Utah school rejects Palestinian flag from ‘hall of flags’ because it might offend ‘Israeli students or conservatives in the community’

Israel/PalestineUS Politics
on 18 Comments

The Salt Lake City Weekly reports:

Rashad Nijim hails from California but also holds citizenship in Palestine, where his parents are from and where he takes frequent trips, especially during the summer. But when he gave Utah Valley University administration a flag of Palestine to display in the Hall of Flags alongside the flags of other students’ countries, he was given the run-around for months before being told that, among other issues, the flag would be offensive to Israeli students. Now, Nijim has taken his message to an online petition site and is rallying to get the administration to celebrate the diversity of all of its students.

Nijim, a 21-year-old aviation administration student at UVU, says he doesn’t understand why school administrators thought a flag would open up an Orem front in the Middle East conflict when he says the flag is just a representation of his people and his culture.

“Iran wants to wipe Israel off the map and that might offend someone, yet its flag is right next to Israel’s in the Hall of Flags,” Nijim says in disbelief.

The debate started in late 2011 when a friend of Nijim’s in the student government recommended he donate his flag to the university’s Hall of Flags, which displays dozens of flags in a long windowed hallway connecting the school’s Pope Science Building and Business Administration Building. When Nijim offered to donate the flag, he says, school administrators told him they would get back to him. After a few months of not hearing back, Nijim reached out to administration again, only to be told, he says, that the school wouldn’t display the flag since Palestine lacked recognition by the United Nations.

When the United Nations granted Palestine nonvoting observer status in November 2012, Nijim asked once again for his flag to be displayed. A meeting was eventually arranged between Nijim and Stephen Crook, the director of International Student Services.

Nijim says Crook offered a number of reasons why the school couldn’t display the flag, including that there wasn’t room in the Hall of Flags—a point Nijim disputes. He says Crook also said that for the flag to be displayed, Palestine would have to be recognized as a country by the U.N., not just as an observer.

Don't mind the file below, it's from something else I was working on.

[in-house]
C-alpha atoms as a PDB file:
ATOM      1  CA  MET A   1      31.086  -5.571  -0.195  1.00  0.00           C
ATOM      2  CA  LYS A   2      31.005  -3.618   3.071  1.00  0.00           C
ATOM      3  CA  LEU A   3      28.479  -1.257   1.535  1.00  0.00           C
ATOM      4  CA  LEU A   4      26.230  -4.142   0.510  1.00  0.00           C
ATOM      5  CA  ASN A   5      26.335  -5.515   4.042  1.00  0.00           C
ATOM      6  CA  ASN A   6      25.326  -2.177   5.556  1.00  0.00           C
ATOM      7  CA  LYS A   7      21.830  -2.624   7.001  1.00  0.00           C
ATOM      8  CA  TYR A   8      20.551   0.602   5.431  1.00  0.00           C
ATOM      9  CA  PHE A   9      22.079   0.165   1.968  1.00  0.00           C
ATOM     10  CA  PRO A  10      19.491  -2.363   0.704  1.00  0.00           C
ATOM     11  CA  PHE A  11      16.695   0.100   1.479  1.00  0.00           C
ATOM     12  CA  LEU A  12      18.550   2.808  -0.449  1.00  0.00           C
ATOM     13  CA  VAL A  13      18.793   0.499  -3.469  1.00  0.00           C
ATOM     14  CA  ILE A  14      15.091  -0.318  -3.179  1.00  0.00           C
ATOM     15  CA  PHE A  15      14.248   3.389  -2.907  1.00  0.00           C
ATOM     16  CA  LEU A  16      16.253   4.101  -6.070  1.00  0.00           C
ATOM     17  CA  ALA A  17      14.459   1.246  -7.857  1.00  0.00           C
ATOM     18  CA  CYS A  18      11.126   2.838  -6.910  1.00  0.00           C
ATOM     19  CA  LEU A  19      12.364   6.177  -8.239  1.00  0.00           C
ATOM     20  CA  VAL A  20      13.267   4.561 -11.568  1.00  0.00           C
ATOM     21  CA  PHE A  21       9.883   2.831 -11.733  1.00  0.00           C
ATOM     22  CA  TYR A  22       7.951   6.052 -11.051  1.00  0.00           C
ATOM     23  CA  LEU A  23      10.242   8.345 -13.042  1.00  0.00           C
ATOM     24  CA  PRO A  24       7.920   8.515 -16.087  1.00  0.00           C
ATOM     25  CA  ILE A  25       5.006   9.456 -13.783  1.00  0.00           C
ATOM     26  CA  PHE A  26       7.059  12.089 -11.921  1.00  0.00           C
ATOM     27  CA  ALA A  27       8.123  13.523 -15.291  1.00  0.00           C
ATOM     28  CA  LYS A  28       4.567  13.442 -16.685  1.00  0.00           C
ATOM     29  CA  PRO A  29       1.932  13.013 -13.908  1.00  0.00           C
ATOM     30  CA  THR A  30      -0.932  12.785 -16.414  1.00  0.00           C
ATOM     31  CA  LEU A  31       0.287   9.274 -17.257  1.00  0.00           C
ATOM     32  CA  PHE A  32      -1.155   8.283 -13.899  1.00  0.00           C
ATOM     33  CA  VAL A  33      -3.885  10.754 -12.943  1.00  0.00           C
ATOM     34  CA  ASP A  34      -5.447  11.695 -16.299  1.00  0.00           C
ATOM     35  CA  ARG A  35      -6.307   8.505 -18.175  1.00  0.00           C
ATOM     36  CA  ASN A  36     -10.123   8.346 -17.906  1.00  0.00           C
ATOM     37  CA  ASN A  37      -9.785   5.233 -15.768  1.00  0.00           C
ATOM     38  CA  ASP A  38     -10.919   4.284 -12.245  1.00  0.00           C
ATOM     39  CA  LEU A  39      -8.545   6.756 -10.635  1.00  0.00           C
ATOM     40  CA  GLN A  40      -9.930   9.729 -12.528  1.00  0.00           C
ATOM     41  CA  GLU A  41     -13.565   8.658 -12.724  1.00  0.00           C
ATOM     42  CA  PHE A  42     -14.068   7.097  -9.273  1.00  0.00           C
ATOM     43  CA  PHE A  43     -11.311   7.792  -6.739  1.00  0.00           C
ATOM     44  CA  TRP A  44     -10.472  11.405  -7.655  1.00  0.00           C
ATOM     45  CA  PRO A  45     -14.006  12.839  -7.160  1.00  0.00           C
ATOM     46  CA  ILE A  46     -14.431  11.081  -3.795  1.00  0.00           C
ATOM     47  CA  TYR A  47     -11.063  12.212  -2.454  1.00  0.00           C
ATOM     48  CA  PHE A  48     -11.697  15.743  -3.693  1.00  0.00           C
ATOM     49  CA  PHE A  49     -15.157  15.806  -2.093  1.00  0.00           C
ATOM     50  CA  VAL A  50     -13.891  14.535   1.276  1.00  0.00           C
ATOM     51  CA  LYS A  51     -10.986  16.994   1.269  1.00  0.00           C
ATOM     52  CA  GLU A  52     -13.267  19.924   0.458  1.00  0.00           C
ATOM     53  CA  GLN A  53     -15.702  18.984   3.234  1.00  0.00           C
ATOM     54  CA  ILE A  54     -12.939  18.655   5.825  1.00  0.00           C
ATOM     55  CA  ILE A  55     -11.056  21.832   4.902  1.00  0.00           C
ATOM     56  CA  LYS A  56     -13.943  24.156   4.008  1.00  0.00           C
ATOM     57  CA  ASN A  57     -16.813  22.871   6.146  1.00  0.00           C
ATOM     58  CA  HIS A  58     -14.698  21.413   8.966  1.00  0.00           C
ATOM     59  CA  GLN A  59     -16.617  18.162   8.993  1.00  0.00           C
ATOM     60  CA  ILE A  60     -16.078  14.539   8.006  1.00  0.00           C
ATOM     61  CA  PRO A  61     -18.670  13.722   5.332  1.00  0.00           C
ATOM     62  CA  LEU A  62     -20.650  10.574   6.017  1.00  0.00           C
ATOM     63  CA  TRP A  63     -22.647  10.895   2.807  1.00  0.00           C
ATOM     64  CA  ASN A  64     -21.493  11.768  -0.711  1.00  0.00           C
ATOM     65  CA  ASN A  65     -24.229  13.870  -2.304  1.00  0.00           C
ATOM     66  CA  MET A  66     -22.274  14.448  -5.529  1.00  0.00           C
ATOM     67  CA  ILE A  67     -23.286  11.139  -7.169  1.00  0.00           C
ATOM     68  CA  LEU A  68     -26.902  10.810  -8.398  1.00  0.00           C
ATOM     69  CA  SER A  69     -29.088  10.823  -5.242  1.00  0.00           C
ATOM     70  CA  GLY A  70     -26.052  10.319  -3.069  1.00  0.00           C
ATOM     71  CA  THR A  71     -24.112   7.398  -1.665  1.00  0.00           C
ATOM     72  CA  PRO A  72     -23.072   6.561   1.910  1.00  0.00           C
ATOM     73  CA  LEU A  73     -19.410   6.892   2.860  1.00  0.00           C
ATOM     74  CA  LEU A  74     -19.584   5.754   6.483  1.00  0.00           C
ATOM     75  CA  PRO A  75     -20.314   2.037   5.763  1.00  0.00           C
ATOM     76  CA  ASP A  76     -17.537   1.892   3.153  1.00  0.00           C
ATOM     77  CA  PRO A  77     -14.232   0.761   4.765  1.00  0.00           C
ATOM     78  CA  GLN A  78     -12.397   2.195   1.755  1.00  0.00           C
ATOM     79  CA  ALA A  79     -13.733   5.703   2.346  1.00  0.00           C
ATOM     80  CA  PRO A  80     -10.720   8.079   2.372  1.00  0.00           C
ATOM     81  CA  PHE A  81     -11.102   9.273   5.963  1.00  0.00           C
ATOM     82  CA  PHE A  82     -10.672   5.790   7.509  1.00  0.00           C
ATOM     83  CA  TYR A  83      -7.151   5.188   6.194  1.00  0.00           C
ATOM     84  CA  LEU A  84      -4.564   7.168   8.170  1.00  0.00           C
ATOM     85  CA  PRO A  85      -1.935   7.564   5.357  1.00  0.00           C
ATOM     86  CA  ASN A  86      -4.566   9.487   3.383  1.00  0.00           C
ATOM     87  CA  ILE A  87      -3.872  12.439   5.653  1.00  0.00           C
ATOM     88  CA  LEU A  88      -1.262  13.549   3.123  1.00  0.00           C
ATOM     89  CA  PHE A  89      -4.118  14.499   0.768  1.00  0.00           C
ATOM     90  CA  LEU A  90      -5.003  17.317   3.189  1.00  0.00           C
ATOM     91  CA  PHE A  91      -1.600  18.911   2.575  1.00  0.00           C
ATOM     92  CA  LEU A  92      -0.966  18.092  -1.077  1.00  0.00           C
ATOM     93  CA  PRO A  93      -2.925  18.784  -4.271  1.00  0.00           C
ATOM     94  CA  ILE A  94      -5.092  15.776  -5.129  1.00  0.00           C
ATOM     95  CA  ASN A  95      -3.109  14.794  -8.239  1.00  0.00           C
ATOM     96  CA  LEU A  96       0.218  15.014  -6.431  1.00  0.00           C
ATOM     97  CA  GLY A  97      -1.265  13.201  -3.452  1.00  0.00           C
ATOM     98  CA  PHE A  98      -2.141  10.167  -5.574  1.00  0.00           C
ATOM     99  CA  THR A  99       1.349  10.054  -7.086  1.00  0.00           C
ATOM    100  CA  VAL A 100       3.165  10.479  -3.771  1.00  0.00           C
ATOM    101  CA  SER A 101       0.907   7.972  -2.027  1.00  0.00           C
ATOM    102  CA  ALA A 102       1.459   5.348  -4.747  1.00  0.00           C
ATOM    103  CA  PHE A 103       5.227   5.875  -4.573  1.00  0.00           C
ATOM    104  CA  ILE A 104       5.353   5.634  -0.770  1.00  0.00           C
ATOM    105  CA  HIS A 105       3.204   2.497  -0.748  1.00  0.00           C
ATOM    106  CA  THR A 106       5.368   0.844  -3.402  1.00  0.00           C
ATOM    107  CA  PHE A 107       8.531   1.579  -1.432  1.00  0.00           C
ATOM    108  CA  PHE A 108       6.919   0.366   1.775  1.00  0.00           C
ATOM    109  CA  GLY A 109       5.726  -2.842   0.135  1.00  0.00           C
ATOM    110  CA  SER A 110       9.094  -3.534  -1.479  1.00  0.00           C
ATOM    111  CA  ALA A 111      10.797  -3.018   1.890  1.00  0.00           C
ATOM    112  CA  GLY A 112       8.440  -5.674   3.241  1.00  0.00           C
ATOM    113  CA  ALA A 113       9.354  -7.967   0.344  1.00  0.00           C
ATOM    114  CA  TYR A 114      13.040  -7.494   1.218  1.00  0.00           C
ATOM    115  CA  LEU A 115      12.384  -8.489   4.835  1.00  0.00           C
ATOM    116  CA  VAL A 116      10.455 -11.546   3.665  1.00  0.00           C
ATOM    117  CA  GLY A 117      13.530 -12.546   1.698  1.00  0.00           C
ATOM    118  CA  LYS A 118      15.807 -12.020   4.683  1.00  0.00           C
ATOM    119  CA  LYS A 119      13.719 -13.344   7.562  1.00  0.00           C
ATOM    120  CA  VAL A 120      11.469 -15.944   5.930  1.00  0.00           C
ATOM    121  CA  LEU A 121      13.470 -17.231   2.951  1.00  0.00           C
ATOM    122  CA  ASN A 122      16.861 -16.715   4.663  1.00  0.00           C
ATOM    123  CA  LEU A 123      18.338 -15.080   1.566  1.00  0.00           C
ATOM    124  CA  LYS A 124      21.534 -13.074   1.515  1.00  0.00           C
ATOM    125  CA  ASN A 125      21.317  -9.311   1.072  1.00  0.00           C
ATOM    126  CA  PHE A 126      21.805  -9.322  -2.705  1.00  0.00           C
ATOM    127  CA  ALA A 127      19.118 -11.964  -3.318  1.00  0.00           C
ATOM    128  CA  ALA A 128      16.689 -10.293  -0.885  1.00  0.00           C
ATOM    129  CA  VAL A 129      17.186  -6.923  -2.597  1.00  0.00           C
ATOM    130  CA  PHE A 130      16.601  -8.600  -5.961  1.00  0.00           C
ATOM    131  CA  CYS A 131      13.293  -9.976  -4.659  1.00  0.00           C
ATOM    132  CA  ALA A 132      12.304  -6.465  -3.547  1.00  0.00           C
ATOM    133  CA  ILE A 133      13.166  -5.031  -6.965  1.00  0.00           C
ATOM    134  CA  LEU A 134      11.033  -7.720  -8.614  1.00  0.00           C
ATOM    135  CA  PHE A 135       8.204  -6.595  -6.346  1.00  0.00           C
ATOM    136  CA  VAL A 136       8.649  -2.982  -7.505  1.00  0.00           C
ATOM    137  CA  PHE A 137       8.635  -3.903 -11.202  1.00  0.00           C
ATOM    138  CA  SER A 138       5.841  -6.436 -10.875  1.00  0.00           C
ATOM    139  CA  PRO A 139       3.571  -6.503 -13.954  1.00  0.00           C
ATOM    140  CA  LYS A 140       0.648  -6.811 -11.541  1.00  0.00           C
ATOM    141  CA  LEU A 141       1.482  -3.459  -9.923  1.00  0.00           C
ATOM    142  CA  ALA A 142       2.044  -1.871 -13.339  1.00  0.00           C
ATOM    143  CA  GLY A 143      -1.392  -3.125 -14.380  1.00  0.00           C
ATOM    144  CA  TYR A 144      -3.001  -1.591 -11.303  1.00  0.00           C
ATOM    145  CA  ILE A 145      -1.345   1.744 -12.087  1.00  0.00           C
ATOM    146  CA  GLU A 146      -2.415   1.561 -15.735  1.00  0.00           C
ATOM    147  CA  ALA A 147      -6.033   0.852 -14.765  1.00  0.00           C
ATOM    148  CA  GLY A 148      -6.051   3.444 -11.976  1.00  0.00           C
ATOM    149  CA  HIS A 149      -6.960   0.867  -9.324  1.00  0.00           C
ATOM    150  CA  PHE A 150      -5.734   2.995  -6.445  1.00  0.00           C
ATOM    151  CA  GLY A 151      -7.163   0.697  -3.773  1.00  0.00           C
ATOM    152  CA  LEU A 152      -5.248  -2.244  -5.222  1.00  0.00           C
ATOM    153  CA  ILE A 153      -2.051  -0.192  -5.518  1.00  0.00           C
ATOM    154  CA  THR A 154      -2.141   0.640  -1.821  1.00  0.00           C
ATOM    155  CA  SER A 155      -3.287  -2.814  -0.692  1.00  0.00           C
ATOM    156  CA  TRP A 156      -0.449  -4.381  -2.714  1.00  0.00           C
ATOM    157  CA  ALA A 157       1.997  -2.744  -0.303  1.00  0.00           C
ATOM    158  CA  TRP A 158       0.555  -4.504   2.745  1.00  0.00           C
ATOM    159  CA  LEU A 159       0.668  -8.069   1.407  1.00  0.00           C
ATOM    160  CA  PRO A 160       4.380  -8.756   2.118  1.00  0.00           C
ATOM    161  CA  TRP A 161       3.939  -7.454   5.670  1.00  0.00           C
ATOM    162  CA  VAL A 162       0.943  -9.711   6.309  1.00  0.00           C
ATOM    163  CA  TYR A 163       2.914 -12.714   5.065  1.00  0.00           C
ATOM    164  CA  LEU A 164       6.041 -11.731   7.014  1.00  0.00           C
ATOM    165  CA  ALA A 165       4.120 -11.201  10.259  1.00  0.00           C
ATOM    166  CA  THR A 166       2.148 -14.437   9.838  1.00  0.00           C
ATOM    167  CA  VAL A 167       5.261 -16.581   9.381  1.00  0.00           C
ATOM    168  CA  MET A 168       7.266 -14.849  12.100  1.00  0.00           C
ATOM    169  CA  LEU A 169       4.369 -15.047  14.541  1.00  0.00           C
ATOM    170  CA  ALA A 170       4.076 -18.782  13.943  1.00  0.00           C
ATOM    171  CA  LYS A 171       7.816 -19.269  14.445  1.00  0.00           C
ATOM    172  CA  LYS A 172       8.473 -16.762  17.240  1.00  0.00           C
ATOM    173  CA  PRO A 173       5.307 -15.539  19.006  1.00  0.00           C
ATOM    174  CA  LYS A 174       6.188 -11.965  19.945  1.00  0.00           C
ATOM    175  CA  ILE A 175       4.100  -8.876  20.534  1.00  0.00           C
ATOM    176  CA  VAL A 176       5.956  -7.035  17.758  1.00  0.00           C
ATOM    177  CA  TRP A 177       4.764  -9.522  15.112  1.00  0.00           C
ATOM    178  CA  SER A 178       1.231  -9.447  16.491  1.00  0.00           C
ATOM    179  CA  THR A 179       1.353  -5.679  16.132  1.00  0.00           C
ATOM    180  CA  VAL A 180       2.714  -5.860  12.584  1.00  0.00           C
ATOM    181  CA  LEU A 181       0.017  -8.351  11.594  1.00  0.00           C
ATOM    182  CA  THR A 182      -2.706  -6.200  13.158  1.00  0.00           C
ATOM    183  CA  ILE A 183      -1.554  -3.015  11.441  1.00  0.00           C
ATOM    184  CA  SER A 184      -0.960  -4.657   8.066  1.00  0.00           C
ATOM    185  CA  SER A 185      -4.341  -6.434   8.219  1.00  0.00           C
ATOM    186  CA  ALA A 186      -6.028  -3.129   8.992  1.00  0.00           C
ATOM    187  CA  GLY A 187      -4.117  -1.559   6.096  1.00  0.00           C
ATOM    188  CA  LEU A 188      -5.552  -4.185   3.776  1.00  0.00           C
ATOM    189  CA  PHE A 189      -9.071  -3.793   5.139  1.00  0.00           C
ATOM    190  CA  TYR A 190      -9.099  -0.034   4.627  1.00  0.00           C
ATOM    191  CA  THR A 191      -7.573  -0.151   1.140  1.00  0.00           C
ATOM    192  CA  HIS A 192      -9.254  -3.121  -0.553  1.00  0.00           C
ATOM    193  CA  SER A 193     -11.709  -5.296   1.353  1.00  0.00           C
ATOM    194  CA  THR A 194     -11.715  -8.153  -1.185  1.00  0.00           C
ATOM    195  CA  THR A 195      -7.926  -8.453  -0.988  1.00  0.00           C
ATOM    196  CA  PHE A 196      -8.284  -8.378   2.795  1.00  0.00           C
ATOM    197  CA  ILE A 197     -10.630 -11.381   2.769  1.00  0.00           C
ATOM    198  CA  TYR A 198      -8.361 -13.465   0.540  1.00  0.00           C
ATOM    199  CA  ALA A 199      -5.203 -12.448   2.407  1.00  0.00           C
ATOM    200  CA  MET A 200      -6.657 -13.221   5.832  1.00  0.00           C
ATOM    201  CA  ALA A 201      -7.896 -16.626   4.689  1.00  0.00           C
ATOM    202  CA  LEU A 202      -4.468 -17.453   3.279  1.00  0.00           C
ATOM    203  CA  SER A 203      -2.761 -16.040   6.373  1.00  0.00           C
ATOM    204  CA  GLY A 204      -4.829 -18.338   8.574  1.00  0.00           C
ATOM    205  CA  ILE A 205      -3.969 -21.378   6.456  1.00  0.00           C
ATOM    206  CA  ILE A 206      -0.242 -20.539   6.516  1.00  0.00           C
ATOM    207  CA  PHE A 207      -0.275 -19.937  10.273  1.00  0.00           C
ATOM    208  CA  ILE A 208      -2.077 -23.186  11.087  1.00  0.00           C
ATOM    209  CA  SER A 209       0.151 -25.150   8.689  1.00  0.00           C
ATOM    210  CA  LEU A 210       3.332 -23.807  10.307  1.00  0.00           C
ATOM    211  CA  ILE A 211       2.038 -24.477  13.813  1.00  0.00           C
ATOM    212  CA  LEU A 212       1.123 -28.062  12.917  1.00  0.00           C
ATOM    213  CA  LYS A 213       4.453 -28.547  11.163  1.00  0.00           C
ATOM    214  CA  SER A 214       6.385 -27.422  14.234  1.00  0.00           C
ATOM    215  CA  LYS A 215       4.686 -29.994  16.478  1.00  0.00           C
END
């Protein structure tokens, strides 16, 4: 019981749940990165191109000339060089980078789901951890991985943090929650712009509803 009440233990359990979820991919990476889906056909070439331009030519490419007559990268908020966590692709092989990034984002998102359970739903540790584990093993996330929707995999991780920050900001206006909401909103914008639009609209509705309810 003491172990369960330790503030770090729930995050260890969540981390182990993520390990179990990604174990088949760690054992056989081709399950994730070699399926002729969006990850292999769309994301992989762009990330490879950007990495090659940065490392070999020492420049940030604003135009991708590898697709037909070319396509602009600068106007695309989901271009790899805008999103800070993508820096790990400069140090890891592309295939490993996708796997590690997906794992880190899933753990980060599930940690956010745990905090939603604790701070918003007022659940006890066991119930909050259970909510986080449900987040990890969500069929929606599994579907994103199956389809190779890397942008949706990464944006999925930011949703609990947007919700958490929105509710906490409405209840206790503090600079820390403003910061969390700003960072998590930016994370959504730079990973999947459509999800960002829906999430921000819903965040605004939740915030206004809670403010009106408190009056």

Nijim takes issue with that stipulation, since the hall displays the flags of Guam and Puerto Rico, which are territories of the United States and not U.N.-recognized countries.

He says he was also told that the flag might offend Israeli students or conservatives in the community, especially since Utah is proudly “pro-Israel.”

Read the rest here.

(h/t Richard Nasser)

18 Responses

  1. Light
    April 22, 2013, 11:40 am

    Nijim has taken his message to an online petition site and is rallying to get the administration to celebrate the diversity of all of its students.

    Do you have a link to his petition?

  2. Light
    April 22, 2013, 11:45 am

    Never mind, I found the petition link.

    link to change.org

  3. amigo
    April 22, 2013, 12:18 pm

    The world forgets , it revolves around Israel , the so called Nation State of the Jewish people.

    Et al are of secondary concern.

  4. Cliff
    April 22, 2013, 12:18 pm

    Disgusting cowardice and fanaticism.

    Oh, a whole State is pro-Israel? What-the-F-ever.

  5. HarryLaw
    April 22, 2013, 12:20 pm

    “Nijim reached out to administration again, only to be told, he says, that the school wouldn’t display the flag since Palestine lacked recognition by the United Nations” and that “Palestine would have to be recognized as a country by the U.N., not just as an observer”. Now that recognition as a state by the UNGA has been achieved a failure to display the flag by changing the required conditions is obvious discrimination. Something tells me Rashad is not going to take this lying down, please persevere.

  6. Hostage
    April 22, 2013, 1:13 pm

    As a matter of intertemporal and conventional international law the United States actually did extend formal recognition to the Mandated State of Palestine. It still recognizes Palestinian nationality as a federally protected characteristic under Justice and Education department equal opportunity and treatment programs.

    Here is some background on the subject:

    *In the case of Kletter v. Dulles, Secretary of State, the United States District Court District Of Columbia ruled in 1953 that:

    The contention of the plaintiff that Palestine, while under the League of Nations mandate, was not a foreign state within the meaning of the statute is wholly without merit. . . . Furthermore, it is not for the judiciary, but for the political branches of the Government to determine that Palestine at that time was a foreign state. This the Executive branch of the Government did in 1932 with respect to the operation of the most favored nations provision in treaties of commerce.

    link to dc.findacase.com